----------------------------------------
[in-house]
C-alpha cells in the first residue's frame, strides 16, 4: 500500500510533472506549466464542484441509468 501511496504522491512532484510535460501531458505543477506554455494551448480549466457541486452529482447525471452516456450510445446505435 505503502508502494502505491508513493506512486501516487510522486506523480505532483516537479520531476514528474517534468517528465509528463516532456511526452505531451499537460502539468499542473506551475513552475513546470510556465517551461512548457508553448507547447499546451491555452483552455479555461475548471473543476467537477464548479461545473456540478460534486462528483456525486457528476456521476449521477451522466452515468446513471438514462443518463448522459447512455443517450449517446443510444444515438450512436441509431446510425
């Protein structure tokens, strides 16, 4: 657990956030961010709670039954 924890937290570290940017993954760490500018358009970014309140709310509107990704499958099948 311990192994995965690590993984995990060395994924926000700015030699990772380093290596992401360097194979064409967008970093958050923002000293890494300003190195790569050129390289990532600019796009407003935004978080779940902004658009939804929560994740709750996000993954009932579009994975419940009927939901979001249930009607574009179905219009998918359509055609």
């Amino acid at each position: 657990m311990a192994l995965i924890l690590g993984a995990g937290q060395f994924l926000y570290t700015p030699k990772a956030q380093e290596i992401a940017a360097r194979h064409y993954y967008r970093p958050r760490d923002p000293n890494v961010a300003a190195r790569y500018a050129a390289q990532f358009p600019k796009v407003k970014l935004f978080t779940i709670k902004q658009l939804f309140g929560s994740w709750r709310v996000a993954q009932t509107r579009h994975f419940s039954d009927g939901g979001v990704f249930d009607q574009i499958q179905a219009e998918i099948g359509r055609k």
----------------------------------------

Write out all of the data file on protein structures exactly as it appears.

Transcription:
[in-house]
C-alpha cells in the first residue's frame, strides 16, 4: 500500500510533472506549466464542484441509468 501511496504522491512532484510535460501531458505543477506554455494551448480549466457541486452529482447525471452516456450510445446505435 505503502508502494502505491508513493506512486501516487510522486506523480505532483516537479520531476514528474517534468517528465509528463516532456511526452505531451499537460502539468499542473506551475513552475513546470510556465517551461512548457508553448507547447499546451491555452483552455479555461475548471473543476467537477464548479461545473456540478460534486462528483456525486457528476456521476449521477451522466452515468446513471438514462443518463448522459447512455443517450449517446443510444444515438450512436441509431446510425
């Protein structure tokens, strides 16, 4: 657990956030961010709670039954 924890937290570290940017993954760490500018358009970014309140709310509107990704499958099948 311990192994995965690590993984995990060395994924926000700015030699990772380093290596992401360097194979064409967008970093958050923002000293890494300003190195790569050129390289990532600019796009407003935004978080779940902004658009939804929560994740709750996000993954009932579009994975419940009927939901979001249930009607574009179905219009998918359509055609």
């Amino acid at each position: 657990m311990a192994l995965i924890l690590g993984a995990g937290q060395f994924l926000y570290t700015p030699k990772a956030q380093e290596i992401a940017a360097r194979h064409y993954y967008r970093p958050r760490d923002p000293n890494v961010a300003a190195r790569y500018a050129a390289q990532f358009p600019k796009v407003k970014l935004f978080t779940i709670k902004q658009l939804f309140g929560s994740w709750r709310v996000a993954q009932t509107r579009h994975f419940s039954d009927g939901g979001v990704f249930d009607q574009i499958q179905a219009e998918i099948g359509r055609k």